Tuesday, August 21, 2007

I finished listening to... The Warrior's Apprentice

The Warrior's Apprentice by Lois McMaster Bujold

Discharged from the Barrarayan academy after flunking the physical, a discouraged Miles Vorkosigan takes possession of a jumpship and accidently becomes the leader of a mercenary force that expands to a fleet of treasonous proportions.
I'm a big Bujold fan, after a friend introduced me to the series - the same friend that recently had me avidly reading Kage Baker so while she's hard on my bank account I guess I'd better stay friends with her. This is the first of Bujold's Vorkosigan books and introduces Miles and his unstoppable "forward momentum". I've read it several times before this, and when I saw that Audible.com was releasing the series as unabridged audios I immediately renewed my membership and started budgeting.

It was interesting to listen instead of read, especially since listening to a book does take me a long time, so it gives me a whole different kind of pacing. Thanks to my CFS-ravaged memory, while I remembered the basics of the book, most of the details had slipped away from me, so I went into this unable to remember how Miles got the Dendarii fleet out of trouble (although I could basically remember how he got himself out of trouble on Barrayar at the very end). It made me increasingly nervous as the forward momentum just kept on rolling and rolling and I had no idea how Miles was going to stop it. (A different friend did offer to remind me, but I chose to keep going blind and be surprised all over again.) With a book, if I get too nervous I'm a bad girl and I skip forward to the end to check everything will be okay (I can't take the stress), but I wasn't able to do that with an audiobook, so I just had to trust the author and wait, a difficult proposition for an end-peeker like me. (I try not to end-peek, really I do. I don't like being spoiled, but for the reasons given above, sometimes I just have to check - all for the sake of my blood-pressure of course.)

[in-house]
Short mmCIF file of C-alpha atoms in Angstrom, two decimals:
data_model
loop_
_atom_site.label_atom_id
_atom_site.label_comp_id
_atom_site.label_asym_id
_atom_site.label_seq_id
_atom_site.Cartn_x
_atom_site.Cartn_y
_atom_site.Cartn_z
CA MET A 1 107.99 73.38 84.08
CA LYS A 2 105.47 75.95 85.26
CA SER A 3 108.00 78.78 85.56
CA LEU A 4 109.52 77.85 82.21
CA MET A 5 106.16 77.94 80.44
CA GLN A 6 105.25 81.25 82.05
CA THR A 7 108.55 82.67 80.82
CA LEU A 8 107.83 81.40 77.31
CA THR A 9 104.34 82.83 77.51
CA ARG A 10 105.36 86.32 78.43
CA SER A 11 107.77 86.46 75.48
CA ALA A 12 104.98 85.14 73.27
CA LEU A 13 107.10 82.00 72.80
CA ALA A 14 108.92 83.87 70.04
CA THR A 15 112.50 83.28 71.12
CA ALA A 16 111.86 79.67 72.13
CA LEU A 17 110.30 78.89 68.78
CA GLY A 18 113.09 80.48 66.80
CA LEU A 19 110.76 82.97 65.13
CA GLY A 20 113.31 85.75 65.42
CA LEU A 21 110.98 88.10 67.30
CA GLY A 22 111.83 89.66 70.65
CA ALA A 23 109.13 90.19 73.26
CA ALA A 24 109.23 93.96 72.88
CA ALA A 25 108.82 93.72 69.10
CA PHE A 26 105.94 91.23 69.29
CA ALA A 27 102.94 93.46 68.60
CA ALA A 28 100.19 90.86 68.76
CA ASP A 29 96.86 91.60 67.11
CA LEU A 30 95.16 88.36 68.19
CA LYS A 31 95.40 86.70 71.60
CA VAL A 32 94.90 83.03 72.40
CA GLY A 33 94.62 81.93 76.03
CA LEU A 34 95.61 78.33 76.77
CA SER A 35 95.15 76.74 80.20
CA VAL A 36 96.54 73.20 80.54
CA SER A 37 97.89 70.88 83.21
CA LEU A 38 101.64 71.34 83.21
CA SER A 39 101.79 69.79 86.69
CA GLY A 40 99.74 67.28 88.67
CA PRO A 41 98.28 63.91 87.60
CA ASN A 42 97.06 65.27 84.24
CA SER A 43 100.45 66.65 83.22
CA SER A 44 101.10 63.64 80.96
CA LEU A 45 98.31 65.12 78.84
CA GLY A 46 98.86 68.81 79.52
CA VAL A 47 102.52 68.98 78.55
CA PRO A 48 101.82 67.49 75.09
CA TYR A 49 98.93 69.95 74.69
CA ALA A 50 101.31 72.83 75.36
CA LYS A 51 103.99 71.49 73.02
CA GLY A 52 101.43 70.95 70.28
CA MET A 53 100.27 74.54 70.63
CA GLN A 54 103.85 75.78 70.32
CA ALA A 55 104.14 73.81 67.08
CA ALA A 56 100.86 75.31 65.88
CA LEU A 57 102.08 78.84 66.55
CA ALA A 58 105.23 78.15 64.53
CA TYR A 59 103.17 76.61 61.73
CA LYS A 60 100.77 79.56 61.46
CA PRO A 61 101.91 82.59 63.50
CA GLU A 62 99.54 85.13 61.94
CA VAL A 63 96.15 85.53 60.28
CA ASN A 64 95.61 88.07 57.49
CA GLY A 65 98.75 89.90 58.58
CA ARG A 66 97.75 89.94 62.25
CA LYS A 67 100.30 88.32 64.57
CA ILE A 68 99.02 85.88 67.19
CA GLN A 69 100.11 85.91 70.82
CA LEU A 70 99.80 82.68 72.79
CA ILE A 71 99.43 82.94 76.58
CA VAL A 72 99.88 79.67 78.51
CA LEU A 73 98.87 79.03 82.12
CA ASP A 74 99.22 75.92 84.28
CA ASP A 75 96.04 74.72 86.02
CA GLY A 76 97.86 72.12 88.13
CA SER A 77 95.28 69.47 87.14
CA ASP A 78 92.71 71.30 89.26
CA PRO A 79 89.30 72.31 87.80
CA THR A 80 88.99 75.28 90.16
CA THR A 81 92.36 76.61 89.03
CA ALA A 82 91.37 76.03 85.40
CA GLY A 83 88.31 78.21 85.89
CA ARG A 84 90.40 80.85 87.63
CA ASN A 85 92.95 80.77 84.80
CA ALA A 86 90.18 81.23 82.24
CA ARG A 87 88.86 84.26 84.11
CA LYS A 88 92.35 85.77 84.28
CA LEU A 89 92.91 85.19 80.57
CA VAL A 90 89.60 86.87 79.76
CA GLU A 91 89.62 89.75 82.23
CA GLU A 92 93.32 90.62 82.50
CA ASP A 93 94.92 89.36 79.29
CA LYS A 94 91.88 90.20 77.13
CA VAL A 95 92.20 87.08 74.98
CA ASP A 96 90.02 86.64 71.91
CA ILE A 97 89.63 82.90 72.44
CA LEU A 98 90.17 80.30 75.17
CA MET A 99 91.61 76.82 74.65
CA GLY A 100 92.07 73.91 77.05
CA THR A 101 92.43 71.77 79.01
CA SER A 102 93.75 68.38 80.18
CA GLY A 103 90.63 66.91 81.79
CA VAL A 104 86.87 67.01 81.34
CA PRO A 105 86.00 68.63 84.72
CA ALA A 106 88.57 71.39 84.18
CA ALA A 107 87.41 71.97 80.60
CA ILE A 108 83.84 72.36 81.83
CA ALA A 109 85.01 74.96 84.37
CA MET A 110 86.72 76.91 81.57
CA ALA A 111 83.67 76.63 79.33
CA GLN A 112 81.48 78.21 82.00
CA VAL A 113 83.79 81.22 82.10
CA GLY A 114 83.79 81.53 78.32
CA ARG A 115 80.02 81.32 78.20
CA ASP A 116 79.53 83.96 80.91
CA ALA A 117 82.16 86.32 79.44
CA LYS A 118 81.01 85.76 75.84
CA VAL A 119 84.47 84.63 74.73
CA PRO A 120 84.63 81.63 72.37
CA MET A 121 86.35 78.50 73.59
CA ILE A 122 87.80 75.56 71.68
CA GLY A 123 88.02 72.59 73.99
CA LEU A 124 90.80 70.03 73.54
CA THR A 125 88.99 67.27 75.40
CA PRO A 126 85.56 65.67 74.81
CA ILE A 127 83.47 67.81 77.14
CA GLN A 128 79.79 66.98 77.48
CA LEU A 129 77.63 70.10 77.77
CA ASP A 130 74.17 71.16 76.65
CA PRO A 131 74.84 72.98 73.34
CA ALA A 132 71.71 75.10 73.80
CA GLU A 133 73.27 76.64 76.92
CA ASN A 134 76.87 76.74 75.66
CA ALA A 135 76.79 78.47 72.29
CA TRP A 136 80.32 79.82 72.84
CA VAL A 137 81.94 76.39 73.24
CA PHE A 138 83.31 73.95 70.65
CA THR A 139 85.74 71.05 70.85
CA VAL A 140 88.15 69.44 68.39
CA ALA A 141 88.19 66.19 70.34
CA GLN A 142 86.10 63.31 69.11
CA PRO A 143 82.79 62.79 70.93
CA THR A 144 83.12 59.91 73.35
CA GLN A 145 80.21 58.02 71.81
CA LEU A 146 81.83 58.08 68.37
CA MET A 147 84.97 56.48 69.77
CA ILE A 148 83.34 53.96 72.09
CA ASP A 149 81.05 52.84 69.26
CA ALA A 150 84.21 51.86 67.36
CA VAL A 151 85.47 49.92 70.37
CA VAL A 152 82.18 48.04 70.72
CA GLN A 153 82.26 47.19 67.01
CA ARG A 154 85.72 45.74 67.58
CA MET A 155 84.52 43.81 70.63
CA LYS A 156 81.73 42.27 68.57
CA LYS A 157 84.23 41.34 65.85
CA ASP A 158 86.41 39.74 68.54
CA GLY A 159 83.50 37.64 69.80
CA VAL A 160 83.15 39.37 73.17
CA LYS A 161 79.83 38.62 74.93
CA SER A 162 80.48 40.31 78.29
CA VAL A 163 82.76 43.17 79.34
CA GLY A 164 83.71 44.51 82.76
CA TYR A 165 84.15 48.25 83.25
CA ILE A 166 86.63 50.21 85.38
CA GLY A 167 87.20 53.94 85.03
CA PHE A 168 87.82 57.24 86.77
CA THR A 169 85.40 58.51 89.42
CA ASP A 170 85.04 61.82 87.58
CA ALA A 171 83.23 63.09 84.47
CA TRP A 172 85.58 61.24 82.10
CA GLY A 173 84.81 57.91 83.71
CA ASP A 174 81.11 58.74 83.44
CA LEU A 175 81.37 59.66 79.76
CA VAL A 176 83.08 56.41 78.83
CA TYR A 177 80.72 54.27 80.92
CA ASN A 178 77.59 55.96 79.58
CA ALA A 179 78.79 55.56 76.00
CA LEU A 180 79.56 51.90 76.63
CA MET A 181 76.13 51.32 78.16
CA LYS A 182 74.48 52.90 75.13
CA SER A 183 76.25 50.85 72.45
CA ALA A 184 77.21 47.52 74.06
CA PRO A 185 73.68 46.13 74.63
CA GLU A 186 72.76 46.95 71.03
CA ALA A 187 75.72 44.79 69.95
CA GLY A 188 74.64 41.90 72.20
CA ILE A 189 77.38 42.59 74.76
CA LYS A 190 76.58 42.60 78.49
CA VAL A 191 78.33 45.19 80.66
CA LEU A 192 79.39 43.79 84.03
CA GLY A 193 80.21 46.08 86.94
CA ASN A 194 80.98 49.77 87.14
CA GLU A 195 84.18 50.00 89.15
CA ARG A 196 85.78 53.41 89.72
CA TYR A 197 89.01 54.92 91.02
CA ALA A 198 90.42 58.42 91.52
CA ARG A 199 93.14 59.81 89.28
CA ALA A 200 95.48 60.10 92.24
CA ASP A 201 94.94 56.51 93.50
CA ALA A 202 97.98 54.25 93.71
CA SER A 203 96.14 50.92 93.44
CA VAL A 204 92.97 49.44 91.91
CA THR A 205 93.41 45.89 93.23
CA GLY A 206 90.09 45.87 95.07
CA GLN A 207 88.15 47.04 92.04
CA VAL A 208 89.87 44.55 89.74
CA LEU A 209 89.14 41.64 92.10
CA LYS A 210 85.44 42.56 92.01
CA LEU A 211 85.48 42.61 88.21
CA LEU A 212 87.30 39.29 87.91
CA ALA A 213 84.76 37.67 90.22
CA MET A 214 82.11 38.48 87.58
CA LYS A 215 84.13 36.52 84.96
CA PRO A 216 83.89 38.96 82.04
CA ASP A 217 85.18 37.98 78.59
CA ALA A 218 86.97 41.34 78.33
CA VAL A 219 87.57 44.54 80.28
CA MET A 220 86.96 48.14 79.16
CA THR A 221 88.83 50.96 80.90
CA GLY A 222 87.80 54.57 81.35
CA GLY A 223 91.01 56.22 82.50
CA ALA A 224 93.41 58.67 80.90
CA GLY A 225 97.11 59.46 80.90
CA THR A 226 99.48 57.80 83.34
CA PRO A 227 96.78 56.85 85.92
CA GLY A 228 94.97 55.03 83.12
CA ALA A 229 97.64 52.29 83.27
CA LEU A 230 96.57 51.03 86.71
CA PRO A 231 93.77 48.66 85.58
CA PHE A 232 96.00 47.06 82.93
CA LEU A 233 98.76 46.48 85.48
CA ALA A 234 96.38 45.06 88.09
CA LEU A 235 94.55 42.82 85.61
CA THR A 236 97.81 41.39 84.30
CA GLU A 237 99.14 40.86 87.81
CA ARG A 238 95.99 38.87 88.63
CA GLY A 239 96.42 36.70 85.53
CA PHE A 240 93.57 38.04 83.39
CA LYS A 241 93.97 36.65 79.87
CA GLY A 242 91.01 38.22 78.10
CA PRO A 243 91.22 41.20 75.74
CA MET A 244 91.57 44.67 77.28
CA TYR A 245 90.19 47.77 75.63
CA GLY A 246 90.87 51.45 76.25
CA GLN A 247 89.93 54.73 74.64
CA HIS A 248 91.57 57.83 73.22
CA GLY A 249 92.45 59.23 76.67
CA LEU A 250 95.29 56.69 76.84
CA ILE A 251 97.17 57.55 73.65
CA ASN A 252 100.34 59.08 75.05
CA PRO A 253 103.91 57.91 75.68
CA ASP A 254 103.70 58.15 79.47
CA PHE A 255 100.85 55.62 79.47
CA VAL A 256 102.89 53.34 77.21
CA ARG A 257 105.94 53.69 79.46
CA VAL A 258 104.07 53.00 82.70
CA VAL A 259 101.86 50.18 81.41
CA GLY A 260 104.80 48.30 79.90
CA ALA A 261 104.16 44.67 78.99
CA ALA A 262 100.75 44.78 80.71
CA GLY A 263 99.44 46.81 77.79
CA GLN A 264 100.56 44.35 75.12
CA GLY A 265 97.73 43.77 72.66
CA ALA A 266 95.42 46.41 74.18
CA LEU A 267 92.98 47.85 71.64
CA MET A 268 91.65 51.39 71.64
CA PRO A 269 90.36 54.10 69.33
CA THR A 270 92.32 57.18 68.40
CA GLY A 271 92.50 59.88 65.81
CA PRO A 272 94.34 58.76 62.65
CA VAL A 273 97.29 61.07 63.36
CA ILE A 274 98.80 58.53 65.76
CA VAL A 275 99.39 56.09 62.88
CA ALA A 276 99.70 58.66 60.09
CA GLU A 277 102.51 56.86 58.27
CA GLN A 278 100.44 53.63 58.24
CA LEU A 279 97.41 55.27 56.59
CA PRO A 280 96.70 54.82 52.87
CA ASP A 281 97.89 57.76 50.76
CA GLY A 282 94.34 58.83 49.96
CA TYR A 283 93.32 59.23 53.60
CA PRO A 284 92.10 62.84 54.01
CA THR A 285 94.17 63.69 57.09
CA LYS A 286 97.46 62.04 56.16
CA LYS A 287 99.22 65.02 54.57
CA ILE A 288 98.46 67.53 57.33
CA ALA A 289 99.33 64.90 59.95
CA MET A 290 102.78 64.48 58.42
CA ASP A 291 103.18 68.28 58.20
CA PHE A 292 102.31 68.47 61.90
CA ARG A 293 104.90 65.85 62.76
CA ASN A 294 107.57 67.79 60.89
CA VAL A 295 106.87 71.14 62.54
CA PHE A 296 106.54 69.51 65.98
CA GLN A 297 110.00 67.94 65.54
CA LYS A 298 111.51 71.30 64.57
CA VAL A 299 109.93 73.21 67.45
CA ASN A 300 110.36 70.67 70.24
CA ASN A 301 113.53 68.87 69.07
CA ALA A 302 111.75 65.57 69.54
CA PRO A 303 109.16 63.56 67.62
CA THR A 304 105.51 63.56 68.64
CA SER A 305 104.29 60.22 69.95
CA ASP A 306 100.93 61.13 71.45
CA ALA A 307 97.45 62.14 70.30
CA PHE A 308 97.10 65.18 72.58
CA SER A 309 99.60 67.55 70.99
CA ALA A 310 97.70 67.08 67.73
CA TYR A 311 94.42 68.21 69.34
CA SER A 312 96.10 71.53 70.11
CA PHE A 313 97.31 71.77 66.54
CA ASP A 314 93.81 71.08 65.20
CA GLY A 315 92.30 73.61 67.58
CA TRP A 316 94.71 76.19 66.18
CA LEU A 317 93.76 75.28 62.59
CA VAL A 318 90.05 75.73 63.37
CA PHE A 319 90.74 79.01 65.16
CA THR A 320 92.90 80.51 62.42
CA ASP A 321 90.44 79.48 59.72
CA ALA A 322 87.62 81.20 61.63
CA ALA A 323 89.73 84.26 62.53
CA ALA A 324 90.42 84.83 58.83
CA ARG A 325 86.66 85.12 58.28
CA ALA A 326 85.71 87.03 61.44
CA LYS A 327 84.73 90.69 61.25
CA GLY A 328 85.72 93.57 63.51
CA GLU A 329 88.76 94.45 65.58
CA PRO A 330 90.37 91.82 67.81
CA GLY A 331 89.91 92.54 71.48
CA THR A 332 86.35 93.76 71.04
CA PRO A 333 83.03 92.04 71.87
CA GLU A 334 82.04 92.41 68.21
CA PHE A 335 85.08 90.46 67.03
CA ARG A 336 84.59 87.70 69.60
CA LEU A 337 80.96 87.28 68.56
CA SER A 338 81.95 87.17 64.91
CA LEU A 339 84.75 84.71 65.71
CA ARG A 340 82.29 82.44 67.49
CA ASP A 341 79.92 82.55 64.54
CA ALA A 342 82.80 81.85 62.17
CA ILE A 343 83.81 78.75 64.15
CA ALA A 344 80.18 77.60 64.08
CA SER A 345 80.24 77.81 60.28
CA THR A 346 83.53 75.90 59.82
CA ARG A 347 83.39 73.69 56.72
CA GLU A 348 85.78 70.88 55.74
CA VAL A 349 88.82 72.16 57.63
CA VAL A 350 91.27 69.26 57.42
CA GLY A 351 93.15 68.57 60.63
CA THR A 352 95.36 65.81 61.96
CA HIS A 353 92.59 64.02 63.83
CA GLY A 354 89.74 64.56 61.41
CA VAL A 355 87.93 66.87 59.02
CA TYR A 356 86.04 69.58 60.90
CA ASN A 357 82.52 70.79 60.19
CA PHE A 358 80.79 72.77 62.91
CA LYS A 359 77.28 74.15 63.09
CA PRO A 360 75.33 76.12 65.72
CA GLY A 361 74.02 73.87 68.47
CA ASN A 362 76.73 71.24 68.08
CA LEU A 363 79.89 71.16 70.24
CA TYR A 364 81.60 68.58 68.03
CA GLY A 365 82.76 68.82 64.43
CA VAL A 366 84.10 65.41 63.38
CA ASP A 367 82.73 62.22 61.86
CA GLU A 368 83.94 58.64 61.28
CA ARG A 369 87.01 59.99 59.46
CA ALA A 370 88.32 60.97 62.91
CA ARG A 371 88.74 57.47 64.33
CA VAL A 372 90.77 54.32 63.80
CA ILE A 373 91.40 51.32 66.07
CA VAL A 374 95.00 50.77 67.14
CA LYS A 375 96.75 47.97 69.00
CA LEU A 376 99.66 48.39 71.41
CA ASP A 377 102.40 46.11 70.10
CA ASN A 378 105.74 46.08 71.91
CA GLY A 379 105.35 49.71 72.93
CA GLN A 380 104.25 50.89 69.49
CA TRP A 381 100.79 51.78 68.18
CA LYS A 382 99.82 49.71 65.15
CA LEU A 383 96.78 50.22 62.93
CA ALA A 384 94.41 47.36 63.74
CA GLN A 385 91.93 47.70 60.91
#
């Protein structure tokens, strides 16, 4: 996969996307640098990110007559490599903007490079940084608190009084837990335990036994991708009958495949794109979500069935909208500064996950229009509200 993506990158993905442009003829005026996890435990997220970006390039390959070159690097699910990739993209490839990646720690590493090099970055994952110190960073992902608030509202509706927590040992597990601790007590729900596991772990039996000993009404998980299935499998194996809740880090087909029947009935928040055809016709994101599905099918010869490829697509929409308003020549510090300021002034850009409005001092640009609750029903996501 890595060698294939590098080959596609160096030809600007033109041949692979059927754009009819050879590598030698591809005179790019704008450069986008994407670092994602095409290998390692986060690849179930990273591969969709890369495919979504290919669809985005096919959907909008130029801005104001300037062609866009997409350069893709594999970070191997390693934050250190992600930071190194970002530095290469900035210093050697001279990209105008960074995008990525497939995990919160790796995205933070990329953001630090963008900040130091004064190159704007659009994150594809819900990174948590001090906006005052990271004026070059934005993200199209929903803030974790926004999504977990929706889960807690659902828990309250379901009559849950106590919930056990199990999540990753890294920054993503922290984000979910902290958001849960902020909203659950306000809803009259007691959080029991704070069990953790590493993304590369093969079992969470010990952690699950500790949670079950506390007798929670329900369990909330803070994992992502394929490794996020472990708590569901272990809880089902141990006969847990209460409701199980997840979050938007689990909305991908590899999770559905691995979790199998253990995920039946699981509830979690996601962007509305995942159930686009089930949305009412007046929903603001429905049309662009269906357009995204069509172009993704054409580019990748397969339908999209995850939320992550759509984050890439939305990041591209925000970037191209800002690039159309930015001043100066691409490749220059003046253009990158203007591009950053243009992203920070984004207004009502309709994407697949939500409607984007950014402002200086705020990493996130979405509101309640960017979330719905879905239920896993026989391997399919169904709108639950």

This book contains a couple of my favourite lines of all time, and it was a delight to hear them spoken aloud instead of just reading them on a page. One at least, is surely worth repeating, as it shows Bujold's great ability to toss in comic lines without ever making the pacing of the book or the story itself comic.

Yet here he sat, a man with an imaginary battle fleet negotiating for its services with a man with an imaginary budget. Well, the price was certainly right.

Miles is a wonderful character. Poisoned by an assasination attempt on his father while still in the womb, his growth has been stunted and his bones are brittle and shatter easily. Despite that, he has a brilliant mind, a stubborn ability to give up and a strong need to prove himself equal to anyone else. When all that is put together, you have an underpinning character who weaves all manner of stories around himself.

But Bujold doesn't limit herself to Miles; all her characters are a delight. Tortured and tormented Sargent Bothari, Elena who finds herself able to find herself only by leaving home, that-idiot-Ivan, who while acting supremely idiotish in this volume, I still believe will prove himself one day.

This is a great start to a great series, and I'm going to enjoy slowly (okay, probably very slowly) listening my way through the Vorkosigan stories again. If you haven't discovered Miles yet, either read the book or listen to the audio, but don't deny yourself the pleasure.

The Warrior's Apprentice
Lois McMaster Bujold

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